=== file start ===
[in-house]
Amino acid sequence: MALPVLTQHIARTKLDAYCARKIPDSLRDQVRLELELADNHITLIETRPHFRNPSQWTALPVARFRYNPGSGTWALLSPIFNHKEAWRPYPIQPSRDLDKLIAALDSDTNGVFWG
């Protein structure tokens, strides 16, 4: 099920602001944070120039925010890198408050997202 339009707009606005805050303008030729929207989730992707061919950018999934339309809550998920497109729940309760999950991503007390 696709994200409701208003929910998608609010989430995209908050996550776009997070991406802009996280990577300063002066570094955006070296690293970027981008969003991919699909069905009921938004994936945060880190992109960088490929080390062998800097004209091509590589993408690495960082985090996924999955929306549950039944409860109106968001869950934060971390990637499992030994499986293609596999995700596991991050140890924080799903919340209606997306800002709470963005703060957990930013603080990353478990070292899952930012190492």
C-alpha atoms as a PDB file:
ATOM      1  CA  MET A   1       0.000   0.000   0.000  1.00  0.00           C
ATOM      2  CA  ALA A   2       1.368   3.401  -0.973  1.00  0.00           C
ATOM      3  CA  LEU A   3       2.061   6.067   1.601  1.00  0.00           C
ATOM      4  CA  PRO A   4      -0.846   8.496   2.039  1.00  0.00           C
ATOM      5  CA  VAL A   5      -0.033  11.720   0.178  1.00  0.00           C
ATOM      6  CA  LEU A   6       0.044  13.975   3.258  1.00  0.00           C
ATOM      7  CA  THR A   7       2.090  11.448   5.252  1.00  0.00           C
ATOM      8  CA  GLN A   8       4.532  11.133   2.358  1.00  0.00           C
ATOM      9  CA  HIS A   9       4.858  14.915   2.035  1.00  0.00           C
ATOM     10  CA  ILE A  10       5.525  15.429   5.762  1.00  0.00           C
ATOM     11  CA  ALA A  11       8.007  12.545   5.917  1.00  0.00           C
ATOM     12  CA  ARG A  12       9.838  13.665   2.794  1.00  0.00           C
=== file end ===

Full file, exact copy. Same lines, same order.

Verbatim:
[in-house]
Amino acid sequence: MALPVLTQHIARTKLDAYCARKIPDSLRDQVRLELELADNHITLIETRPHFRNPSQWTALPVARFRYNPGSGTWALLSPIFNHKEAWRPYPIQPSRDLDKLIAALDSDTNGVFWG
């Protein structure tokens, strides 16, 4: 099920602001944070120039925010890198408050997202 339009707009606005805050303008030729929207989730992707061919950018999934339309809550998920497109729940309760999950991503007390 696709994200409701208003929910998608609010989430995209908050996550776009997070991406802009996280990577300063002066570094955006070296690293970027981008969003991919699909069905009921938004994936945060880190992109960088490929080390062998800097004209091509590589993408690495960082985090996924999955929306549950039944409860109106968001869950934060971390990637499992030994499986293609596999995700596991991050140890924080799903919340209606997306800002709470963005703060957990930013603080990353478990070292899952930012190492």
C-alpha atoms as a PDB file:
ATOM      1  CA  MET A   1       0.000   0.000   0.000  1.00  0.00           C
ATOM      2  CA  ALA A   2       1.368   3.401  -0.973  1.00  0.00           C
ATOM      3  CA  LEU A   3       2.061   6.067   1.601  1.00  0.00           C
ATOM      4  CA  PRO A   4      -0.846   8.496   2.039  1.00  0.00           C
ATOM      5  CA  VAL A   5      -0.033  11.720   0.178  1.00  0.00           C
ATOM      6  CA  LEU A   6       0.044  13.975   3.258  1.00  0.00           C
ATOM      7  CA  THR A   7       2.090  11.448   5.252  1.00  0.00           C
ATOM      8  CA  GLN A   8       4.532  11.133   2.358  1.00  0.00           C
ATOM      9  CA  HIS A   9       4.858  14.915   2.035  1.00  0.00           C
ATOM     10  CA  ILE A  10       5.525  15.429   5.762  1.00  0.00           C
ATOM     11  CA  ALA A  11       8.007  12.545   5.917  1.00  0.00           C
ATOM     12  CA  ARG A  12       9.838  13.665   2.794  1.00  0.00           C